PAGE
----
Green Desert! This phrase might sound surprising! But a scientist turned farmer has made it sound true in Sikar district of Rajasthan
A desert area in Sikar disrict, which is a part of dark zone, is fast turning into a green zone with jojoba plantations, despite having no water table and no power connection.
The credit for this area turning green goes to scientist-turned-farmer Khetaram Kumawat, who brought a unique and innovative technique to harvest rain water while adopting progressive farming means.
Kumawat retired as deputy GM in ONGC Gujarat and returned to his native village Danta in 2011 with an aim to do something for the people.
He is PhD in chemistry and hence was aware of the fact that the village situated in Sikar district falls under the Dark Zone where there is no water table and hence tubewells cannot be dug for irrigation.
Dark zones meanwhile are areas demarcated by the government where no water table exists due to over exploitation of groundwater.
Kumawat created a pond by spreading a plastic layer on jojoba fields, creating a sloppy layer. Eventually, rain water collected on the plastic sheets went into the pond.
The pond was created with an average length of 27.30m, width of 15.8m and depth of 3.50m, that is a capacity of approx 1,510 cu mt (15,10,000 litres) which is filled with water during the monsoon
The water remains sufficient for irrigation of jojoba garden (1,400 plants) over an area of one hectare of land. This pond also irrigates vegetables in the 1920 square metre polyhouse by drip irrigation system run by Solar power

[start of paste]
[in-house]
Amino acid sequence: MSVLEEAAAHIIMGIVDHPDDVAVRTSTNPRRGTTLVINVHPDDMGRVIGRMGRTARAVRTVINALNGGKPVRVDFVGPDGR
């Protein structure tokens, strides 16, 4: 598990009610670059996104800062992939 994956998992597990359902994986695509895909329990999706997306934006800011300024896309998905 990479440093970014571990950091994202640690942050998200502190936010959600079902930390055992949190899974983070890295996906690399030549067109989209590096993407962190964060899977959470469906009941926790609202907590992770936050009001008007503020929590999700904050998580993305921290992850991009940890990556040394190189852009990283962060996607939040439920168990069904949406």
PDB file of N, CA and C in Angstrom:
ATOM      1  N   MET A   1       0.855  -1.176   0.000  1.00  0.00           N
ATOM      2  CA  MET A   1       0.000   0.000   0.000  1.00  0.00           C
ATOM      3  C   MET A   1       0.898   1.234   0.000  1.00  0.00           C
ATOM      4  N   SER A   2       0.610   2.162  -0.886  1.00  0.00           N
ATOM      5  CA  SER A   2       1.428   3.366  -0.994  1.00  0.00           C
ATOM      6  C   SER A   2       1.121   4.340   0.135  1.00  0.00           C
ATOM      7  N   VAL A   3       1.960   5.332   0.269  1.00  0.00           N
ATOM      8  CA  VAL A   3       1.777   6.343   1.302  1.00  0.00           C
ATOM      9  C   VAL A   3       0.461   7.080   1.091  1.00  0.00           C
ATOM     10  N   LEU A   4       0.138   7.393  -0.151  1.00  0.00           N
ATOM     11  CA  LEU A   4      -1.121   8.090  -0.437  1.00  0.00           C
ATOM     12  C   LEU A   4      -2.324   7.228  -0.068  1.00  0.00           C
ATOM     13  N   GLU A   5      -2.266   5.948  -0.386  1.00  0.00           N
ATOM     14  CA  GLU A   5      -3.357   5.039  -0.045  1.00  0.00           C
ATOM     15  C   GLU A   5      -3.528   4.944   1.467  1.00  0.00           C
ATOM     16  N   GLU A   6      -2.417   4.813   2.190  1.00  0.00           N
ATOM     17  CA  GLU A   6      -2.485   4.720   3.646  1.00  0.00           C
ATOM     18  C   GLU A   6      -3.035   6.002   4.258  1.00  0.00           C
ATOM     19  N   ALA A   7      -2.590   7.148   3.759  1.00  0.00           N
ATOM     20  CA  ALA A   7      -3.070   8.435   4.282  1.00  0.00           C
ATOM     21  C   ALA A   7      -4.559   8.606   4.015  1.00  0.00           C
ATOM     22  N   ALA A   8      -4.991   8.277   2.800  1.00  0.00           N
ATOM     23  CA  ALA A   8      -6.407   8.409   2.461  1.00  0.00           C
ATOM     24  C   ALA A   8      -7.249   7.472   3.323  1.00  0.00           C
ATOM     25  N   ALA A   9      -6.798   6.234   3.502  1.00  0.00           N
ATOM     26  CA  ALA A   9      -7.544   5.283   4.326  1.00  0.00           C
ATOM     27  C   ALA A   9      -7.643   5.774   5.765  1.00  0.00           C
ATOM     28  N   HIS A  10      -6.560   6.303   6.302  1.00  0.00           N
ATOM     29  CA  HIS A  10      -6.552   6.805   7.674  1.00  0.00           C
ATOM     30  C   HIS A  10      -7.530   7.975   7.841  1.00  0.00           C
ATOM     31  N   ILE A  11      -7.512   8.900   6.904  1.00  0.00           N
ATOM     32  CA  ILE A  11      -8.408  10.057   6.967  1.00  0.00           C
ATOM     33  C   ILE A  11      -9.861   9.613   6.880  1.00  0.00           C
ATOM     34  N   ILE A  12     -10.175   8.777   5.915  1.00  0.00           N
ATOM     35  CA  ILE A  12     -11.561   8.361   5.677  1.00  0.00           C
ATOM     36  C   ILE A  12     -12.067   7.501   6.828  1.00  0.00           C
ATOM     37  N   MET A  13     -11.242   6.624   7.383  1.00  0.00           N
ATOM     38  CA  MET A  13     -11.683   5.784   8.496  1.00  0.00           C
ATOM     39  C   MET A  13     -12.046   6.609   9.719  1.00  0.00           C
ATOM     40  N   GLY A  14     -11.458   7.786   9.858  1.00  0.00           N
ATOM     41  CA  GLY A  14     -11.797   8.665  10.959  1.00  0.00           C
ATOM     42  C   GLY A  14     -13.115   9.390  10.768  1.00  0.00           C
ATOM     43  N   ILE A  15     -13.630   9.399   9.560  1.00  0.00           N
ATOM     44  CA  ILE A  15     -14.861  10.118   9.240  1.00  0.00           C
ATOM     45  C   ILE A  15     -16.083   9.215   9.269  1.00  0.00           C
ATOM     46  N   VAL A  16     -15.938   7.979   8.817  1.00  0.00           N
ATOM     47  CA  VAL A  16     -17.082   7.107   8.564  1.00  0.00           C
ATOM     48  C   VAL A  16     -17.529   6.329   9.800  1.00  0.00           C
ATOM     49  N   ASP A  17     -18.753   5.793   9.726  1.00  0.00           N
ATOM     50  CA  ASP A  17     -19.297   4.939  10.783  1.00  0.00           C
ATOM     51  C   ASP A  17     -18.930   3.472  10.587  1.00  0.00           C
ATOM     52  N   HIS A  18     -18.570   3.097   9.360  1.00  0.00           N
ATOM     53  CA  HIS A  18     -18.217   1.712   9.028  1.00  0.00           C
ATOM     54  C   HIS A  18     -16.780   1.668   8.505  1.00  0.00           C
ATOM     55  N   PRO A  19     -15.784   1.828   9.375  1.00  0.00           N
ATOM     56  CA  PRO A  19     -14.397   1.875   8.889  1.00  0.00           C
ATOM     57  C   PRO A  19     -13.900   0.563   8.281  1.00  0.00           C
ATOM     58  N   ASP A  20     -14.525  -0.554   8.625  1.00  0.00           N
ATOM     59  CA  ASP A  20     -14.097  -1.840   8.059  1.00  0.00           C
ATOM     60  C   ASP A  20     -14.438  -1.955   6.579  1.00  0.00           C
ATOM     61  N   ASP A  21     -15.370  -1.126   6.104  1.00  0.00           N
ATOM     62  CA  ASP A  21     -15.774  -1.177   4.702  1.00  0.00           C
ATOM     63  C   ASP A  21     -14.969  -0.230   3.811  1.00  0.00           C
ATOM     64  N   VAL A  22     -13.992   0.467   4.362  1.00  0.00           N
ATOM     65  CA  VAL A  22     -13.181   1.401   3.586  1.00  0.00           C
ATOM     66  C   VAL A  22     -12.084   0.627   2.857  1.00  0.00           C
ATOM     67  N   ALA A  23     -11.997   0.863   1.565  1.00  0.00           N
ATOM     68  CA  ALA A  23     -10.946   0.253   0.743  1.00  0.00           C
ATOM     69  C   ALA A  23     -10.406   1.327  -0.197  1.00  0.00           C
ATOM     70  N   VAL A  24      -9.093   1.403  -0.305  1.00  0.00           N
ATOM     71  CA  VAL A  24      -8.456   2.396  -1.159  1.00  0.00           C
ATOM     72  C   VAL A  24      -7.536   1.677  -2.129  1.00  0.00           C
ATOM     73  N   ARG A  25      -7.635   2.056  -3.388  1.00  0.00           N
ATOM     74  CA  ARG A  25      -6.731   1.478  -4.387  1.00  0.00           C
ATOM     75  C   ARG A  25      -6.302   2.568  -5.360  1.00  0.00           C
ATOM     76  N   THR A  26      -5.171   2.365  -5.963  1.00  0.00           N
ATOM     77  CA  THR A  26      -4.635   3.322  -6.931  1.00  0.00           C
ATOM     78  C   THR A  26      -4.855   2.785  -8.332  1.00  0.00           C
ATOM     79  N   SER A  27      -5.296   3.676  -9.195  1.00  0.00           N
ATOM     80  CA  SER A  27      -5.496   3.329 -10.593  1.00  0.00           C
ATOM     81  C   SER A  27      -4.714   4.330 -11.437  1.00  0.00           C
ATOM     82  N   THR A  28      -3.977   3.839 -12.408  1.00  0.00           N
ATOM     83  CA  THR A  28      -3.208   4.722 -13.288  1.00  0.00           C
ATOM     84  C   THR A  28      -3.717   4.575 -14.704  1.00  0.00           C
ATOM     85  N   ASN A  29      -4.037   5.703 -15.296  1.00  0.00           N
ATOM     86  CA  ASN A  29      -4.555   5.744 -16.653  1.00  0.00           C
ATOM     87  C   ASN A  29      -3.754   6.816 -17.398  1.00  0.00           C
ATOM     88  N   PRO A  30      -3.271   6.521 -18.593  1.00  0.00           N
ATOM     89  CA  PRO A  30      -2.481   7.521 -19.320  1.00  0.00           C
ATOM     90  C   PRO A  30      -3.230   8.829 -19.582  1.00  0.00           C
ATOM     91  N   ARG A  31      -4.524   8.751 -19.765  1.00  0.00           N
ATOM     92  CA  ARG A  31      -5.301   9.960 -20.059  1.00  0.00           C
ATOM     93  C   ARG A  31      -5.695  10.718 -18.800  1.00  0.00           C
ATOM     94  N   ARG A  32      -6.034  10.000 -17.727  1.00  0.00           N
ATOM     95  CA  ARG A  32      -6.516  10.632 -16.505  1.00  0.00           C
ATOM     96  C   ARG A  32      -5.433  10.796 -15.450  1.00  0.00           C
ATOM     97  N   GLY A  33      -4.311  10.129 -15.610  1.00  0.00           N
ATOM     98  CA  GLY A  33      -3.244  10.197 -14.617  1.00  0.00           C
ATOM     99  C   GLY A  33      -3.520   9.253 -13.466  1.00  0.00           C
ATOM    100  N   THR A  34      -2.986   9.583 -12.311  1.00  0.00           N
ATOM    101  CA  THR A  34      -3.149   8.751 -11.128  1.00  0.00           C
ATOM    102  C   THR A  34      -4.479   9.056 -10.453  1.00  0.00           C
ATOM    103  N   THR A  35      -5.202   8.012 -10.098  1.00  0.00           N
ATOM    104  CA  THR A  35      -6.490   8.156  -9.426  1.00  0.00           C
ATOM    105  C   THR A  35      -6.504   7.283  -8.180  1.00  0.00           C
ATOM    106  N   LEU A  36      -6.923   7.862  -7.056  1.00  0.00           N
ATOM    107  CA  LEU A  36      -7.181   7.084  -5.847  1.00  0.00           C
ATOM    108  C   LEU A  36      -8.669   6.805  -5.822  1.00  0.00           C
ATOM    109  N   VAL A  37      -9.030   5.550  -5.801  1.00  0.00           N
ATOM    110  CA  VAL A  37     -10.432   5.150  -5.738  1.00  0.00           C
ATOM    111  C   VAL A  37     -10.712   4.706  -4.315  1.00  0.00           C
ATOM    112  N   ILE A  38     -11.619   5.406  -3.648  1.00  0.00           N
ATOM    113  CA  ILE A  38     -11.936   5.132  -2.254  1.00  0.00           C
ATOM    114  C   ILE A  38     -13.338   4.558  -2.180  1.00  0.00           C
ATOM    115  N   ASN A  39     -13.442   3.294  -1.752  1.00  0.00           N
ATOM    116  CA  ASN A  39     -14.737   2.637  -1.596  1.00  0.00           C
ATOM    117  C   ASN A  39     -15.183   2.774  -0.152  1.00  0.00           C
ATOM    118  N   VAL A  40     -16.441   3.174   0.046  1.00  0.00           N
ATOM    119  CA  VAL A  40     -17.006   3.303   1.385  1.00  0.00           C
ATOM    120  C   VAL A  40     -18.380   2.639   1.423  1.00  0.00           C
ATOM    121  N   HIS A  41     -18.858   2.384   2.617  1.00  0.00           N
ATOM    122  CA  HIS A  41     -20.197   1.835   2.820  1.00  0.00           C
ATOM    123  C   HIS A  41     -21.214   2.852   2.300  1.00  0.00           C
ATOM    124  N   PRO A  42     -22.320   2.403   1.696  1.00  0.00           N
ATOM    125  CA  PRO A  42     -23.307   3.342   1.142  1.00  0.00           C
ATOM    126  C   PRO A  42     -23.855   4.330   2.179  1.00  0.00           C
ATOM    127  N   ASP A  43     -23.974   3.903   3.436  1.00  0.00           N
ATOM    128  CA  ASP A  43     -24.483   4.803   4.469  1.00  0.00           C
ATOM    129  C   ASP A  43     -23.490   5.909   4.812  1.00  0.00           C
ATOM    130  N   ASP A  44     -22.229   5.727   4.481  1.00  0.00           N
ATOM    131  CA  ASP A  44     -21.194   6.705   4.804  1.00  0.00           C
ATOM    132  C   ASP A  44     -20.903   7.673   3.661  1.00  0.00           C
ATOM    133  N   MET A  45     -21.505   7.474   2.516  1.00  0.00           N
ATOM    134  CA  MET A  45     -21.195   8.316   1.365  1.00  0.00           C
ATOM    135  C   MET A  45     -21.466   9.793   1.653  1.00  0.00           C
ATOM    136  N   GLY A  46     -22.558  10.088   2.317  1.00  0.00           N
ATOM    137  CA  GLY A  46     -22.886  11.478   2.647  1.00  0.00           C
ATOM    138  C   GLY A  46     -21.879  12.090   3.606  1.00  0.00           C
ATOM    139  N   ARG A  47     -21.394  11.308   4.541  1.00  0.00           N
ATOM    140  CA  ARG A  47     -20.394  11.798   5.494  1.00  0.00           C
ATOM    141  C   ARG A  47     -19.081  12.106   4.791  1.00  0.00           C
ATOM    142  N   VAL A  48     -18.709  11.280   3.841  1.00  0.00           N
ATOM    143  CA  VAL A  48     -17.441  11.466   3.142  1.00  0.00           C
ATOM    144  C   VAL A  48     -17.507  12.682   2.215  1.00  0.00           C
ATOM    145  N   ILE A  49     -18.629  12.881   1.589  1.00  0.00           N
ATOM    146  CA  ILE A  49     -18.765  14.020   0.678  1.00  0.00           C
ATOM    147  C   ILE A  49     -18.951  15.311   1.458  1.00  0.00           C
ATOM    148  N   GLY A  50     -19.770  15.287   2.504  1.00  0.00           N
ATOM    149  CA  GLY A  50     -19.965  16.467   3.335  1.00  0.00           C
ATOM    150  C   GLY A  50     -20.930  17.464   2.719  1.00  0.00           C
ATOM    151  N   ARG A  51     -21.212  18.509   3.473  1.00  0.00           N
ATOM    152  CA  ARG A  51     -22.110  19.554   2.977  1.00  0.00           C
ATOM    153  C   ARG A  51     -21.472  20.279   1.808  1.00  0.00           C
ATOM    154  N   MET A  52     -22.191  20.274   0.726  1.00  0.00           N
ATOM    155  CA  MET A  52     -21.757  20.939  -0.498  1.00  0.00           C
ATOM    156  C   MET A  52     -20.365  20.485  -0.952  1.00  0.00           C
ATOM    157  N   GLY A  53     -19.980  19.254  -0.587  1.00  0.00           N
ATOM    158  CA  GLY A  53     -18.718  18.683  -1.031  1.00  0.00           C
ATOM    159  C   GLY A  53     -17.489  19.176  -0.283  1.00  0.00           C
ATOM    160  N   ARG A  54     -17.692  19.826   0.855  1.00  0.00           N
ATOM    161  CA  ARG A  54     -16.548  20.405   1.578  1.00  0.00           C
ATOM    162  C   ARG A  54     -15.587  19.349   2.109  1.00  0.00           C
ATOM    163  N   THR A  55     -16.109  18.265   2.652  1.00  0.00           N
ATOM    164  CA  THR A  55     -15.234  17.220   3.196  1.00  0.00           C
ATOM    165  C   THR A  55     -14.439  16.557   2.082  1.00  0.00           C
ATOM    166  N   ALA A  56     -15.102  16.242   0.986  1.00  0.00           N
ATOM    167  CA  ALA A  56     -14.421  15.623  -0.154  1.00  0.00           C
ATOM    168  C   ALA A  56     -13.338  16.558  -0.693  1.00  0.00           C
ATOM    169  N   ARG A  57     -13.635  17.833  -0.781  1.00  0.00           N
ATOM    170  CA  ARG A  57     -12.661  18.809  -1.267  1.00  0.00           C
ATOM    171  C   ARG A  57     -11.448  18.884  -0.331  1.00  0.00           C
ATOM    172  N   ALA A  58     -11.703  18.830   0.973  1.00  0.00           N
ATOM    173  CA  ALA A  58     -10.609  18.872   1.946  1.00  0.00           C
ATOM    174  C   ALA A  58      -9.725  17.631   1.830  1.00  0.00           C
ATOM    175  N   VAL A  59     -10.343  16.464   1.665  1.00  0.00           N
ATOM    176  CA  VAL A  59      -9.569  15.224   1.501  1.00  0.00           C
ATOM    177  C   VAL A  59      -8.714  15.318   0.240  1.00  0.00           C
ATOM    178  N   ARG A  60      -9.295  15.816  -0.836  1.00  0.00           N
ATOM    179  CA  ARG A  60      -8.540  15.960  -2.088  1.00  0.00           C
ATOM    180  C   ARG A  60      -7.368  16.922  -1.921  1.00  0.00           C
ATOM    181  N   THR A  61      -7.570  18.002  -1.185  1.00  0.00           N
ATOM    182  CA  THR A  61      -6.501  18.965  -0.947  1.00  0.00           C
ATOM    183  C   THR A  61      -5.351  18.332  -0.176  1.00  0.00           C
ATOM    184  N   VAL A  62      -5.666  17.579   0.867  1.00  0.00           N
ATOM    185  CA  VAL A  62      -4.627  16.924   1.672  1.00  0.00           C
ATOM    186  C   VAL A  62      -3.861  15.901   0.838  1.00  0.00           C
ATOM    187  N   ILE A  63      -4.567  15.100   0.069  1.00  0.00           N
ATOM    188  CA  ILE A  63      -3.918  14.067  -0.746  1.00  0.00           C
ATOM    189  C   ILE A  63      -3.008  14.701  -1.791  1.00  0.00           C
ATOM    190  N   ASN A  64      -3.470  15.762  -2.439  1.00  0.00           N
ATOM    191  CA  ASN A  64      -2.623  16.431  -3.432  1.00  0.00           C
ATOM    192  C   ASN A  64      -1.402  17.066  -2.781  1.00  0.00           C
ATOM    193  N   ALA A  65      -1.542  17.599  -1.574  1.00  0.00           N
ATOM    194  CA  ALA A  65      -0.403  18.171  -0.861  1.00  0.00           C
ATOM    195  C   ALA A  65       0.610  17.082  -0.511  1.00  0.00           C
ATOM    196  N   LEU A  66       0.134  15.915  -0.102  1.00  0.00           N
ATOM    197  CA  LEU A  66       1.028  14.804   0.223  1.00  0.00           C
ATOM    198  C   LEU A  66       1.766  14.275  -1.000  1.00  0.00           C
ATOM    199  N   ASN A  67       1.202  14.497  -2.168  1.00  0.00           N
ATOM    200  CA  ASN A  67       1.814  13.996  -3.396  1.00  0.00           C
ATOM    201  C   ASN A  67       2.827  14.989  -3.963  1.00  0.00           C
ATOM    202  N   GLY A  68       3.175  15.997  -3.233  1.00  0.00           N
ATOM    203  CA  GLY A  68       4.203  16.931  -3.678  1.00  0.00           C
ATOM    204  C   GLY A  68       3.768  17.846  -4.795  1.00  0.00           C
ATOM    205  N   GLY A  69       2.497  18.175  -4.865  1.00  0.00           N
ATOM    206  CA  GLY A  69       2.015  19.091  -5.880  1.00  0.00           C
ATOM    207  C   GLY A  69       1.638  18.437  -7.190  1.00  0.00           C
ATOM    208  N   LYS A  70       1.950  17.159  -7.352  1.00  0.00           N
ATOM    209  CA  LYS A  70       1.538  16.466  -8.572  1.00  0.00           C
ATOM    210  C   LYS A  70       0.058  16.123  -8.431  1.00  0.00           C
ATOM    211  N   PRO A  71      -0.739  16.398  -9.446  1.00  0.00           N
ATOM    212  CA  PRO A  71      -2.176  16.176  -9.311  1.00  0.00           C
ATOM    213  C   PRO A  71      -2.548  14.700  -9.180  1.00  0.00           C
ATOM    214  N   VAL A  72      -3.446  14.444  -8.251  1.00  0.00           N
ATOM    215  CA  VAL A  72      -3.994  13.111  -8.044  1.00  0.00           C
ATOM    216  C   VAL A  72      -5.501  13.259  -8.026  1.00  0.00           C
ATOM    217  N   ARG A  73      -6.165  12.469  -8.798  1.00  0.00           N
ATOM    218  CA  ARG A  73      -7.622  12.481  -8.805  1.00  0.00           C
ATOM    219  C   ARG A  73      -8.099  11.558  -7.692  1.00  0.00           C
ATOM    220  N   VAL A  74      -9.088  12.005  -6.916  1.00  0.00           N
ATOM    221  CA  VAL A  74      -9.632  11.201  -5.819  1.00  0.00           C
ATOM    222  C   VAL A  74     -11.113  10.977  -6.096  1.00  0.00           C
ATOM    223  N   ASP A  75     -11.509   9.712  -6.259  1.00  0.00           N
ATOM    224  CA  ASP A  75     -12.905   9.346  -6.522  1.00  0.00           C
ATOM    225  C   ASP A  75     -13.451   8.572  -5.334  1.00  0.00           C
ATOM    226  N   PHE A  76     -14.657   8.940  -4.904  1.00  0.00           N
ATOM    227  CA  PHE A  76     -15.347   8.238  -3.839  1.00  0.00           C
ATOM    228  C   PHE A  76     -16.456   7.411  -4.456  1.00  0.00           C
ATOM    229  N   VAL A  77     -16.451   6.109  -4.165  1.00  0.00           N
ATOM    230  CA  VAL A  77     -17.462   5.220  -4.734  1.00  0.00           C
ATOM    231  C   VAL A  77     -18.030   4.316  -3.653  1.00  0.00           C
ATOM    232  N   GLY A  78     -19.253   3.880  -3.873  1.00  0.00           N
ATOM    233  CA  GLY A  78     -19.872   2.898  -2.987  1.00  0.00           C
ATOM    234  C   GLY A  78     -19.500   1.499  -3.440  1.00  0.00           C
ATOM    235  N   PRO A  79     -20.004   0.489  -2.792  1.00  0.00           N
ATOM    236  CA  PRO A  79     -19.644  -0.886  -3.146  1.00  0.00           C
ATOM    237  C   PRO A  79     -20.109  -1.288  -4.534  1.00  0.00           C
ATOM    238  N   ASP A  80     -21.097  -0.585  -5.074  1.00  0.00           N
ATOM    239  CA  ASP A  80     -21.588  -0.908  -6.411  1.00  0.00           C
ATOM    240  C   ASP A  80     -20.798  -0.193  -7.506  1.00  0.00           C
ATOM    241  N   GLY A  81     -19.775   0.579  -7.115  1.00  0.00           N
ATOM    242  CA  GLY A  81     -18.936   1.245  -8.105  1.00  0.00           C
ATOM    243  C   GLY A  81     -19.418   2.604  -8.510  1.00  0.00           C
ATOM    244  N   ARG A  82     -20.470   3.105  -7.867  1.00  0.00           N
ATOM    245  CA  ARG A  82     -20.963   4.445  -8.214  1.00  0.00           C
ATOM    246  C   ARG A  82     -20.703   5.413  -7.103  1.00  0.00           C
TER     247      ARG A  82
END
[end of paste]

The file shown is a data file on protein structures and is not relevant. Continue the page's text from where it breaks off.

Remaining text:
A solar panel has been installed while a solar motor has been fitted in the pond which helps irrigate the fields and polyhouses.
A jojoba plant can live up to one hundred years.
The oil extracted from its seeds is used for lubrication of ATF, treatment of skin diseases, hair nourishment, cosmetics etc. The seed extracts left after oil extraction is also used for cosmetics and treatment of skin diseases.
The seed sells Rs 400-500 per kg and the oil at Rs 1,500-2,000 per litre. This means that a farmer can earn up to Rs 8-10 lakh by farming jojoba on one hectare of land which can produce over 2 quintals of seeds, says Kumawat said.
Many farmers in the village, inspired by Kumawat’s work, have started creating such ponds while taking up jojoba plantation, which is not affected by temperature fluctuations, can hardly get attacked by pests and hence can create strong opportunities for earning livelihood in the arid villages of Rajasthan, he added.